Michigan Democratic Primary Runs Out of Ballots Amid High Turnout

Polling places are reportedly running out of ballots in Michigan today, complicating a critical primary that was predicted to have a record turnout.

Despite the fact that county clerks, the media, and just about everyone else predicted this situation, the primaries in Michigan were chaotic. Grand Rapids even ordered additional ballots, expecting a 25% increase.

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Grace Emmanuel, which is precinct 49 in Flint, ran out of ballots for an undetermined amount of time according to NBC25. Flint City Clerk Inez Brown delivered more ballots to that location.

A representative for Mayor Karen Weaver told reporters that, “The Mayor’s Office is aware that some precincts ran out of ballots today. While Mayor Weaver has no control over the conduct of elections, she is very concerned. We have been attempting to reach the Clerk to find out why it happened. We do know additional ballots were provided to those precincts ASAP.”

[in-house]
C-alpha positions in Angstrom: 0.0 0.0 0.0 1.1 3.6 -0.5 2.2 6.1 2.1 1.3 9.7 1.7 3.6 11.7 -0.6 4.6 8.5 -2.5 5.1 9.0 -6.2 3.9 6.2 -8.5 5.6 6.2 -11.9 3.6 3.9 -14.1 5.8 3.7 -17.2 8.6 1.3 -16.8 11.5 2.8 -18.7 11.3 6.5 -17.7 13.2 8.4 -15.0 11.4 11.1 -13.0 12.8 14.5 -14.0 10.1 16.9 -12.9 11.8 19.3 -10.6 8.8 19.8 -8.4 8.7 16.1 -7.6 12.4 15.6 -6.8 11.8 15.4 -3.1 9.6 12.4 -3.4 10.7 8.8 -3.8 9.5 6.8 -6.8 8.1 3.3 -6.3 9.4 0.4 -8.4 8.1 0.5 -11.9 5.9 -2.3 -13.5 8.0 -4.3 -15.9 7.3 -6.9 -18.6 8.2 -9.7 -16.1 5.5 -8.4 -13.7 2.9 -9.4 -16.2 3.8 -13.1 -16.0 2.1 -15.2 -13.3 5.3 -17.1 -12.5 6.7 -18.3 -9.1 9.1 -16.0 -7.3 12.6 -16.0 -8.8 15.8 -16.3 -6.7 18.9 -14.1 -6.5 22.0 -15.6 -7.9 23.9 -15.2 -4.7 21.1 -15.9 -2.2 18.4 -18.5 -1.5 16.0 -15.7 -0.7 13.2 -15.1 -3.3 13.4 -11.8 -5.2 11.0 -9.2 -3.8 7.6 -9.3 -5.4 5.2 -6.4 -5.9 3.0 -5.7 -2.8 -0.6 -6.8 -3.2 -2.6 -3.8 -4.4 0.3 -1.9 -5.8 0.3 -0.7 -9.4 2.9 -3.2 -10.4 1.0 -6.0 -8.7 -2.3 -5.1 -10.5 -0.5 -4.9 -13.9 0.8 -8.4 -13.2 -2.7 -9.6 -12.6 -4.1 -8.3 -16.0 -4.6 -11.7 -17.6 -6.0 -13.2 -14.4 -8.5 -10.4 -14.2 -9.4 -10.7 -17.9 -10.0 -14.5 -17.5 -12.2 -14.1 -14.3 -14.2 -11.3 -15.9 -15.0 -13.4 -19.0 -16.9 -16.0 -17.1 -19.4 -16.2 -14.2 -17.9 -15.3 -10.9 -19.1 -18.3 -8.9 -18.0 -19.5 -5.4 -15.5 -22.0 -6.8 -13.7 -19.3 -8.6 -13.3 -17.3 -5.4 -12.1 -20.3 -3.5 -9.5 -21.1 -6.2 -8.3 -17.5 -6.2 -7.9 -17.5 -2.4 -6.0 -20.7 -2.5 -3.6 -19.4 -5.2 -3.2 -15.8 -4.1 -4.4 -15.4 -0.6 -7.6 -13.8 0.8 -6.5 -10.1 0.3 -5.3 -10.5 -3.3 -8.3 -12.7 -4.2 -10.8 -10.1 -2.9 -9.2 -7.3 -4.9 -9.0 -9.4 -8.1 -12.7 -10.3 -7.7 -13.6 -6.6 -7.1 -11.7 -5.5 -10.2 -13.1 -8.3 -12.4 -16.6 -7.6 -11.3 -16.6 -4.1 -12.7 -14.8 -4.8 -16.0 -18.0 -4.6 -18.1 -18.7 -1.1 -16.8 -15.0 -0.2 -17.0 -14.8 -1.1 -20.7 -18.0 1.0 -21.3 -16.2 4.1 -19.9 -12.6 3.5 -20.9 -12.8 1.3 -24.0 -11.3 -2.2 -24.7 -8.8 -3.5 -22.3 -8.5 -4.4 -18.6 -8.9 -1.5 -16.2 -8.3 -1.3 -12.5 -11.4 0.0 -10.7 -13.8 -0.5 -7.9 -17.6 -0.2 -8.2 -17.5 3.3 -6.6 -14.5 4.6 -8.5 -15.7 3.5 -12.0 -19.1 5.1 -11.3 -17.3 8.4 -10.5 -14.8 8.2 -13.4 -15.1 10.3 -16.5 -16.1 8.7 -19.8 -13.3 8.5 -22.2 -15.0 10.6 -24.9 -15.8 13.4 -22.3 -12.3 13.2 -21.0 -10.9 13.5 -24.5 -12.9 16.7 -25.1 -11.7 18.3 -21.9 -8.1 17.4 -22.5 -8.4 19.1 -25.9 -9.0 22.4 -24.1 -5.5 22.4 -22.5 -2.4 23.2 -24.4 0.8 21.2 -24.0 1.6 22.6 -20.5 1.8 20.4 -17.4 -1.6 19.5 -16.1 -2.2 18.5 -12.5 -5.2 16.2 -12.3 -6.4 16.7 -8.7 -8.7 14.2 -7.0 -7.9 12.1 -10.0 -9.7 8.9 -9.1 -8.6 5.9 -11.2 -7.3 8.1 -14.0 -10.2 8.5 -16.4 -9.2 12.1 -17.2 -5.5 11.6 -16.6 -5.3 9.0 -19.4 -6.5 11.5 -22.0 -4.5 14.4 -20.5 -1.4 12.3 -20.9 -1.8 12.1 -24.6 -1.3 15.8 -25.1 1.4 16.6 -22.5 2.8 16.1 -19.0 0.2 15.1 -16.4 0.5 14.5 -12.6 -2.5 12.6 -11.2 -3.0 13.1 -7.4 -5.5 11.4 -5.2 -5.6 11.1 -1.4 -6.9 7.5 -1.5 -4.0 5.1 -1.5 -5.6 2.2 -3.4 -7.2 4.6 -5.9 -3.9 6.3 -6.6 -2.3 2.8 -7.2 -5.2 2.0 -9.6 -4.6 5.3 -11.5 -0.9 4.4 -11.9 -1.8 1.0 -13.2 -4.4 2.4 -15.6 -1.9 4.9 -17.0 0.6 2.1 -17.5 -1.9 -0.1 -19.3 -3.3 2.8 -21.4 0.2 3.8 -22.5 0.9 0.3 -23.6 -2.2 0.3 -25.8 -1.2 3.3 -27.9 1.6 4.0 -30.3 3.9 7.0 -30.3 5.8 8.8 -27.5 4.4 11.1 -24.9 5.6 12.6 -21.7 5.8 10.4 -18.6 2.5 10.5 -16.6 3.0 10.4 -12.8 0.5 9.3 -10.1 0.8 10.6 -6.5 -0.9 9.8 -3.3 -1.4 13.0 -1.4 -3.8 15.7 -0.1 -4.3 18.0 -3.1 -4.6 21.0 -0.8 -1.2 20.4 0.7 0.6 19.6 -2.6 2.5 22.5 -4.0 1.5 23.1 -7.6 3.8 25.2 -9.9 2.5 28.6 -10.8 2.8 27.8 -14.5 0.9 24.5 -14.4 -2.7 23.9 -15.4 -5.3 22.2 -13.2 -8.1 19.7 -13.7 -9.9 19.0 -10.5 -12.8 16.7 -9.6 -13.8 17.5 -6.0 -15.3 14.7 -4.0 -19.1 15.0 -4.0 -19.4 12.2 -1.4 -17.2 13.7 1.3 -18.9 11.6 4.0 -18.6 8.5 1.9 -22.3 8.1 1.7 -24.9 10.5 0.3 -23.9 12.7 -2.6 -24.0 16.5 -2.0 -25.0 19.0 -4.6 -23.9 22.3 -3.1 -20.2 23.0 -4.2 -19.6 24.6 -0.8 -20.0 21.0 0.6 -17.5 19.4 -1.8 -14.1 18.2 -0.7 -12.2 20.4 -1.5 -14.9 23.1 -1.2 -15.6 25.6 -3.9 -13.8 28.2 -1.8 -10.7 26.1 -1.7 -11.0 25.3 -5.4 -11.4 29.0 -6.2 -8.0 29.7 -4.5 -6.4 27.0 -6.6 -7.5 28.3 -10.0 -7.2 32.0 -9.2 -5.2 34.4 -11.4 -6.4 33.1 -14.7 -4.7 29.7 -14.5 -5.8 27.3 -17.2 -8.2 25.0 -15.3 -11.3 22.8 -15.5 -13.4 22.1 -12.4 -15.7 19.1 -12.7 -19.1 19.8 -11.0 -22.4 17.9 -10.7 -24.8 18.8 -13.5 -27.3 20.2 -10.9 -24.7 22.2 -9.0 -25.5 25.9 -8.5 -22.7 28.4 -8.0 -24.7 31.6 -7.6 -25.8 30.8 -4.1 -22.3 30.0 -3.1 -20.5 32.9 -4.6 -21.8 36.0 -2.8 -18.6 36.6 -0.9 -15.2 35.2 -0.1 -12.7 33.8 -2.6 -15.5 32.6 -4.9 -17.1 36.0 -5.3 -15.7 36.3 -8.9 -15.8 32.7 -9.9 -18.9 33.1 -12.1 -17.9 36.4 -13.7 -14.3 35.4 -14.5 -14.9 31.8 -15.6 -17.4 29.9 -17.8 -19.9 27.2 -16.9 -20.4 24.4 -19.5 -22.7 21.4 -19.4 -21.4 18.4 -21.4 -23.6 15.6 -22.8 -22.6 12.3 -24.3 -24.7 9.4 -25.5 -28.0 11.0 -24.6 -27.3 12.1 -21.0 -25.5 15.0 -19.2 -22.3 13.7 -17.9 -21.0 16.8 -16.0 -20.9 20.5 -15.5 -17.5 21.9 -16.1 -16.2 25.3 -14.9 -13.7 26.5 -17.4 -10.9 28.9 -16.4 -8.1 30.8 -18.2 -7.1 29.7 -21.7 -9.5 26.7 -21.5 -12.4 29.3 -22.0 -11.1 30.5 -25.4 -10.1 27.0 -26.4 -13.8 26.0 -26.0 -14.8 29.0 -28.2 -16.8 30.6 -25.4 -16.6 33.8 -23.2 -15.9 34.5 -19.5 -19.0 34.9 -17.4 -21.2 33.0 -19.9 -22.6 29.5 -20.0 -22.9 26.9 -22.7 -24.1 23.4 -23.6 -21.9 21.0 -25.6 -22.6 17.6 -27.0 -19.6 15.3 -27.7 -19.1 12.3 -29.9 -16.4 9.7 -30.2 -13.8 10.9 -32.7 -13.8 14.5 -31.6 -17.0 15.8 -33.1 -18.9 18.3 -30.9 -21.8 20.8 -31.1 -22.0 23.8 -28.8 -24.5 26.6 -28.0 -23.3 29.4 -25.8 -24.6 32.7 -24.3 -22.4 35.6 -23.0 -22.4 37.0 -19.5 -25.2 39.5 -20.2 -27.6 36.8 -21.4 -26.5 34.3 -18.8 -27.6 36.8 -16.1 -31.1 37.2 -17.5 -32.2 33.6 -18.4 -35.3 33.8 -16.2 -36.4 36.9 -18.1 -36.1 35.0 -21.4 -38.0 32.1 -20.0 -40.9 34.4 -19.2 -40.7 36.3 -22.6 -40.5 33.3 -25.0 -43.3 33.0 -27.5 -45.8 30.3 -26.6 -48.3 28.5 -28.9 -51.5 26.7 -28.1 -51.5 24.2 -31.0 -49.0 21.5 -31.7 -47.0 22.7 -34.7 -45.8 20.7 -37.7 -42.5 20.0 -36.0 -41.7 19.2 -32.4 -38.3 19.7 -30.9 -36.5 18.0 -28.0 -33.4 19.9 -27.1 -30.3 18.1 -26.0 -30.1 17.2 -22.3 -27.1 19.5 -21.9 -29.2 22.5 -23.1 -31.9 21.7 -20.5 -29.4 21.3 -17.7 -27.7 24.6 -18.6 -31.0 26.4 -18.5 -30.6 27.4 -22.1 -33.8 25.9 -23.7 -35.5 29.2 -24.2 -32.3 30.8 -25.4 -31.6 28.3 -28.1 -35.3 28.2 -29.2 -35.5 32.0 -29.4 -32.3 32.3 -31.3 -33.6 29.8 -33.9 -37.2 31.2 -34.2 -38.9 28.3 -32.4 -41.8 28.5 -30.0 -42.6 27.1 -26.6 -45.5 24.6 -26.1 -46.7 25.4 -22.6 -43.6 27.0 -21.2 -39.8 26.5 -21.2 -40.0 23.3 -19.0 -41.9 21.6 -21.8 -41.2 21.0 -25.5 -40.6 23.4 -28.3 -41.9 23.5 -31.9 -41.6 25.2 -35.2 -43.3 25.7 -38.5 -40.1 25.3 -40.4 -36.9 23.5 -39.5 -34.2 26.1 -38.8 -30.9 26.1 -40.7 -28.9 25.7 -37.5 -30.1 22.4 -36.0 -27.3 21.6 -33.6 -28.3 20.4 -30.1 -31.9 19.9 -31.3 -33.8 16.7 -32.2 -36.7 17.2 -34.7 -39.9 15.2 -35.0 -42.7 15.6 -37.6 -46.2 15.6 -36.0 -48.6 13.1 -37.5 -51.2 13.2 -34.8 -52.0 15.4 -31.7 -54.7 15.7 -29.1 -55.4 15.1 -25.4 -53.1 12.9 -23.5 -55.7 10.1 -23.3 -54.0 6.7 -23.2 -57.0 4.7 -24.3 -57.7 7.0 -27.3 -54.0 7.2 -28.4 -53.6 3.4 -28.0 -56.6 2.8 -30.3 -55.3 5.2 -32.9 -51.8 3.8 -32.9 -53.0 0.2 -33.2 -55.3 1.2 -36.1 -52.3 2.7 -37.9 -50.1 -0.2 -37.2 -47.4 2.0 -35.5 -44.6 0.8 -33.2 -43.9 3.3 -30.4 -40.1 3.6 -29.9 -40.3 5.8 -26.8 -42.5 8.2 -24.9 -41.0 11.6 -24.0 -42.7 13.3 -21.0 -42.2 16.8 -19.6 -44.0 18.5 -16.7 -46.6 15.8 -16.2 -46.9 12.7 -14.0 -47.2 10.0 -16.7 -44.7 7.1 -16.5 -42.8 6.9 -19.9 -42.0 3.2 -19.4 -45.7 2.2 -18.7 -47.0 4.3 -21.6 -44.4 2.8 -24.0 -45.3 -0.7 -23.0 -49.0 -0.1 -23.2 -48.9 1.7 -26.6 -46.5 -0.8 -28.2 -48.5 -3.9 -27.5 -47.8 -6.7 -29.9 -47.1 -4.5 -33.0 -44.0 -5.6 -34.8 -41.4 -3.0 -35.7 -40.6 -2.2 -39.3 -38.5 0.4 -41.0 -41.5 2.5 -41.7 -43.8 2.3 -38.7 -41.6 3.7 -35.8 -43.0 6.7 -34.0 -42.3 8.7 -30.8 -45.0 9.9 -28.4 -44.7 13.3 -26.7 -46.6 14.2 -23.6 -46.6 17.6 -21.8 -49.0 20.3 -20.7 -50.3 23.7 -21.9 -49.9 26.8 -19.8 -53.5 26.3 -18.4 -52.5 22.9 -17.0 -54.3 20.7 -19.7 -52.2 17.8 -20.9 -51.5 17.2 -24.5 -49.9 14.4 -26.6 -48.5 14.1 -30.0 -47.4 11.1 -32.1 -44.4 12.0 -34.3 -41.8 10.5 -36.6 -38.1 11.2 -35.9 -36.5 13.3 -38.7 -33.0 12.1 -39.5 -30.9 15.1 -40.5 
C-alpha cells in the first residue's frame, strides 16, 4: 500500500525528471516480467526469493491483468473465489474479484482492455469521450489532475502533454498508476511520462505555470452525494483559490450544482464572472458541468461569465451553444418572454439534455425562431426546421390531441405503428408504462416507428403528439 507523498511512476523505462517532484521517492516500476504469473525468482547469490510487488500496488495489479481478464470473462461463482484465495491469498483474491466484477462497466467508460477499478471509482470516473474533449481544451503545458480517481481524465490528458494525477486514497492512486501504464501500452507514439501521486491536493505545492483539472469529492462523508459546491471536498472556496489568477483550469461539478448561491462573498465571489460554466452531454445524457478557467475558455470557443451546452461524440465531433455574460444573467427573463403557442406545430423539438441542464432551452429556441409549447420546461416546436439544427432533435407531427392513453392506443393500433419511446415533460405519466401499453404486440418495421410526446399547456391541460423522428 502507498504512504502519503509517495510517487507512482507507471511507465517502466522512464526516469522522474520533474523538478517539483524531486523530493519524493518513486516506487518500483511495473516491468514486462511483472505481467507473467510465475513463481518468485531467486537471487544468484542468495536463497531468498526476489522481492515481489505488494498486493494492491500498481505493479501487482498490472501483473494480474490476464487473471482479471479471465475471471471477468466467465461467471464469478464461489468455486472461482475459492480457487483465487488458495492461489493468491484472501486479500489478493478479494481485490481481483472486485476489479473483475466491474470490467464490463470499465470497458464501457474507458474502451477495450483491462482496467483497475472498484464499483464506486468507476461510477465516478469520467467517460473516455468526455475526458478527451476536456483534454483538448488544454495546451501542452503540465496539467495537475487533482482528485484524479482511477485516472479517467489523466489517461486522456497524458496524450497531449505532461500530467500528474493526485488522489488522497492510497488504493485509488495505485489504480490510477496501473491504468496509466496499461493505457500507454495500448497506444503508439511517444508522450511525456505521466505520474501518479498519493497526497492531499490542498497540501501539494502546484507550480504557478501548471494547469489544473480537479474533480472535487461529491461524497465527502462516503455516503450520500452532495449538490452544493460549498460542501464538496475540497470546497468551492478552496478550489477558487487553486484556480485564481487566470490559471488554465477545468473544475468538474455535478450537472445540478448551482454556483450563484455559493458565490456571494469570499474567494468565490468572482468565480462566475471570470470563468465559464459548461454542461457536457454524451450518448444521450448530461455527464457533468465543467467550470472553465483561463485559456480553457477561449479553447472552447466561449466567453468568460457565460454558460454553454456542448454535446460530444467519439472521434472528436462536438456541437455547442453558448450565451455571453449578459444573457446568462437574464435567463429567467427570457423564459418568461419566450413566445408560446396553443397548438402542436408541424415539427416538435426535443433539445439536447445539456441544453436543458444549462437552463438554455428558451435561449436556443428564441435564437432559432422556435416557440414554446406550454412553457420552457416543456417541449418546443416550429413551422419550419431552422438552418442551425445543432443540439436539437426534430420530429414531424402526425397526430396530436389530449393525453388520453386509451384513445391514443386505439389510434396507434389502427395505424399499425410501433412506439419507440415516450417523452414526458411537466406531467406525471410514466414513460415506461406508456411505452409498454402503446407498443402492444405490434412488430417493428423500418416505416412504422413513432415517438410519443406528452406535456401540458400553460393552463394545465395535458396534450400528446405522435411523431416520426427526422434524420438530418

Local station WZZM also reported that a lack of ballots at Plainfield Township precinct No. 3, The Ambrose Ridge Apartments. WZZM’s David Bailey reported a “miscommunication between the Kent County clerk’s office and this particular precinct,”  saying the ballots which were meant for the precinct were accidentally re-routed to another location.

Some people were turned away at the polls while the station was without ballots for two hours, while others waited so that they could vote.

The turnout in Michigan was higher for today’s primary than it has been in decades, according to county clerks.

In Grand Rapids, the city clerk is expecting a 25-28% voter turnout when all is said and done. By 2 p.m., 26,000 votes had already been processed, which would be about a 20% turnout among eligible voters. In 2008, Grand Rapids saw a 24% turnout.

The stakes are high in the Michigan primary, with 130 delegates up for grabs in the Democratic primary. Clinton is expected to sweep most of the Mississippi primary delegates, and Sanders will need to win to close the delegate gap between himself and Clinton.

 

Sanders reportedly said, “if there is a large turnout, we are going to win here in Michigan,” and higher turnouts have favored himconsiderably in the race thus far.